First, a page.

The Wels Catfish (Silurus glanis), also called sheatfish, is a large catfish found in wide areas of central, southern, and eastern Europe, and near the Baltic and Caspian Seas. It is a scaleless fresh and brackish water fish recognizable by its broad, flat head and wide mouth. Wels catfish can live for at least thirty years and have very good hearing.
The wels catfish lives on annelid worms, gastropods, insects, crustaceans, and fish including other wels catfishes; the larger ones also eat frogs, mice, rats and aquatic birds such as ducks.
The wels catfish lives in large, warm lakes and deep, slow-flowing rivers. It prefers to remain in sheltered locations such as holes in the riverbed, sunken trees, etc. It consumes its food in the open water or on the bottom, where it can be recognized by its large mouth. Wels catfish are kept in fish ponds as food fish.
Wels catfish's mouth contains lines of numerous small teeth, two long barbels on the upper jaw and four shorter barbels on the lower jaw. It has a long anal fin that extends to the caudal fin, and a small sharp dorsal fin positioned relatively far forward. It uses its sharp pectoral fins to capture prey. With these fins, it creates an eddy to disorient its victim, which it then simply engulfs in its enormous throat. It has very slippery green-brown skin. Its belly is pale yellow or white. Colour varies with environment. Clear water will give the fish a black coloration while muddy water will often tend to produce brownish specimens. Weight and length are not correlated linearly, and also depend on the season.
The female produces up to 30,000 eggs per kilogram of body weight. The male guards the nest until the brood hatches, which, depending on water temperature, can take from three to ten days. If the water level decreases too much or too fast the male has been observed to splash the eggs with the muscular tail in order to keep them wet.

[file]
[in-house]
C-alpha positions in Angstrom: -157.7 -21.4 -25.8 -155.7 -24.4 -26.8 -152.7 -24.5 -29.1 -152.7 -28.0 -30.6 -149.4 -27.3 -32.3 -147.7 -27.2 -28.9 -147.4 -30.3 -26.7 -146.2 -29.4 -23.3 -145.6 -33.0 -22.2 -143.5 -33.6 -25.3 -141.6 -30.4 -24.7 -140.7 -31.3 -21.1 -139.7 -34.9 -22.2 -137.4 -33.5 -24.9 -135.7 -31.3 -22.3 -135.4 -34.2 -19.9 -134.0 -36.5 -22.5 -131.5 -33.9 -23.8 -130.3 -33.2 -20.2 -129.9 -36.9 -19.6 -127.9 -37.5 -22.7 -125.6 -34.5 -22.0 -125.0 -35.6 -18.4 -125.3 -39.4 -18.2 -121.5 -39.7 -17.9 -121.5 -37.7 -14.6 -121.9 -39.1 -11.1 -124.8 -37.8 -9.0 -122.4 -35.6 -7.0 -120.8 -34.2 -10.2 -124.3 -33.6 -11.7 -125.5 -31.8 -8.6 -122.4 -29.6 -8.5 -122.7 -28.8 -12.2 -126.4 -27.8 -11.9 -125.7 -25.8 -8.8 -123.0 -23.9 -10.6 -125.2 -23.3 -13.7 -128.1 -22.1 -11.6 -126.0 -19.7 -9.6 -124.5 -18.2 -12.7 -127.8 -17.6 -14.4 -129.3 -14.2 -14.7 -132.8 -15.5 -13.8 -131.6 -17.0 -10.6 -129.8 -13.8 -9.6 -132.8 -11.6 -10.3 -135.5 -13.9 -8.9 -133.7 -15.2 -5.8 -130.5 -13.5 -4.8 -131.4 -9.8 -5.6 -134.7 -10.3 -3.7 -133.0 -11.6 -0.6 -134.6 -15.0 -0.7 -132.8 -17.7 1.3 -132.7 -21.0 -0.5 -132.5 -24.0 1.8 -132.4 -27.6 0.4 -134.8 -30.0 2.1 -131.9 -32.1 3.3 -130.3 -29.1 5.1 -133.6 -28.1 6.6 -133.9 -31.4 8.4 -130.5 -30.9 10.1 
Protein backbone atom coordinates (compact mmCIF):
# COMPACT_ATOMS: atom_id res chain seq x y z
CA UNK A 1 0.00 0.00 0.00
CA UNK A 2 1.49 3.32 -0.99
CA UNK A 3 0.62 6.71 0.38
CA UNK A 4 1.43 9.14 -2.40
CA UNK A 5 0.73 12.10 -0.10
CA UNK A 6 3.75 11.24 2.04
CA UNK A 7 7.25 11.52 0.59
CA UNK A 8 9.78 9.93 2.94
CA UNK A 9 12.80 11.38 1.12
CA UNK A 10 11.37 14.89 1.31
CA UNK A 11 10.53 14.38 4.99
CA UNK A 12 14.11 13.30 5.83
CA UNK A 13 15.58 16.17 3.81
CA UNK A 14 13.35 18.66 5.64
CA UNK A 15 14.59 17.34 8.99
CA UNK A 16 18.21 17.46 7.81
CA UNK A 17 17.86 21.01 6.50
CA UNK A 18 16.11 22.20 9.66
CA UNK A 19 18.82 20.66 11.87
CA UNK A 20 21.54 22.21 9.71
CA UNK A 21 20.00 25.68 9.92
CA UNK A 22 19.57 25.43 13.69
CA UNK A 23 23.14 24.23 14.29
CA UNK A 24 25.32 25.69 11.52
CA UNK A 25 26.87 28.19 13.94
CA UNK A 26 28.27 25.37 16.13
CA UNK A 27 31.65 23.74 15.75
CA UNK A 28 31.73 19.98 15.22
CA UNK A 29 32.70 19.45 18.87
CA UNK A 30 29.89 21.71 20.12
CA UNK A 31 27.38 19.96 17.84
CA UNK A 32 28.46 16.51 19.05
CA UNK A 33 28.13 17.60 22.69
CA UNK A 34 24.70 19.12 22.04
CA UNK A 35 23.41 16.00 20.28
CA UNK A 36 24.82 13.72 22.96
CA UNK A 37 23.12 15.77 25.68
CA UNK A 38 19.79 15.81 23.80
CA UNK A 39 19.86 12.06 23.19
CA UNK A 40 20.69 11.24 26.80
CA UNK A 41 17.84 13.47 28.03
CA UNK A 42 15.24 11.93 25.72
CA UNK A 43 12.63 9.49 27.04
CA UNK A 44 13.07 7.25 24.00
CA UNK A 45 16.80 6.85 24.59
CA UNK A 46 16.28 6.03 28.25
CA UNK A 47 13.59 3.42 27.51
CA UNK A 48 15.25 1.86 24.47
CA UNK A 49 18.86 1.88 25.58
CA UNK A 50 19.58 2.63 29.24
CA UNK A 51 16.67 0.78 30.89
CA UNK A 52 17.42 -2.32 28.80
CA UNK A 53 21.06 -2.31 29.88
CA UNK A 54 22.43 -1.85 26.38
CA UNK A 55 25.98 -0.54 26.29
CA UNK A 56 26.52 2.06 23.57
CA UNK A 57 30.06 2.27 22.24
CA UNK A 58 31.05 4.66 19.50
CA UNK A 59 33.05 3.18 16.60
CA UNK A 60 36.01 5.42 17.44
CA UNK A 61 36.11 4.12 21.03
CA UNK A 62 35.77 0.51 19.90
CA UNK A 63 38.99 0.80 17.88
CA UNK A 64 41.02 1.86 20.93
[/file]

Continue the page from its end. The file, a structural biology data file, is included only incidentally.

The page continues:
With a possible total length up to 3 m (9.8 ft) and a maximum weight of over 150 kg (330 lb) it is the second largest freshwater fish in its region after the beluga sturgeon. However, such lengths are extremely rare and could not be proved during the last century, but there is a somewhat credible report from the 19th century of a wels catfish of this size. Brehms Tierleben cites Heckl's and Kner's old reports from Danube about specimens 3 m (9.8 ft) long and 200–250 kg (440–550 lb) heavy, and Vogt's 1894 report of a specimen caught in Lake Biel which was 2.2 m (7 ft 3 in) long and weighed 68 kg (150 lb). In 1856, K. T. Kessler wrote about specimens from Dniepr which were over 5 m (16 ft) long and weighed up to 400 kg (880 lb). These reports, however, cannot be validated today for lack of physical evidence. Another point which makes these data unreliable is the abnormal length-weight-relation, a typical trait of big-fish-stories. A wels of 3 m (9.8 ft) would weigh much less, around 150 kg (330 lb), whereas a hypothetical specimen of 5 m (16 ft) would theoretically weigh about 700 kg (1,500 lb) or more.
Most wels catfish are only about 1.3–1.6 m (4 ft 3 in–5 ft 3 in) long; fish longer than 2 m (6 ft 7 in) are normally extremely rare. At 1.5 m (4 ft 11 in) they can weigh 15–20 kilograms (33–44 lb) and at 2.2 m (7 ft 3 in) they can weigh 65 kilograms (140 lb).
Only under exceptionally good living circumstances can the wels catfish reach lengths of more than 2 m (6 ft 7 in), as with the record wels catfish of Kiebingen (near Rottenburg, Germany), which was 2.49 m (8 ft 2 in) long and weighed 89 kilograms (200 lb). This giant was surpassed by some even larger specimens from Poland, Ukraine, France, Spain (in the River Ebro), Italy (in the River Po and River Arno), and Greece, where this fish was released a few decades ago. Greek wels grow well thanks to the mild climate, lack of competition, and good food supply. The largest accurate weight was 144 kg (320 lb) for a 2.78 m (9 ft 1 in) long specimen from the Po Delta in Italy. Other reports of larger wels (around 5 m (16 ft) or more) are unlikely and are often regarded as typical big fish stories or in some cases misidentifications of the now rare sturgeon.
Exceptionally large specimens are rumored to attack humans in rare instances, a claim investigated by extreme angler Jeremy Wade in an episode of the Animal Planet television series River Monsters. A report in the Austrian newspaper Der Standard on August 5, 2009, mentions a wels catfish dragging a fisherman near Győr, Hungary, under water by his right leg after the man attempted to grab the fish in a hold. The man barely escaped with his life from the fish, which must have weighed over 100 kg (220 lb), according to the fisherman.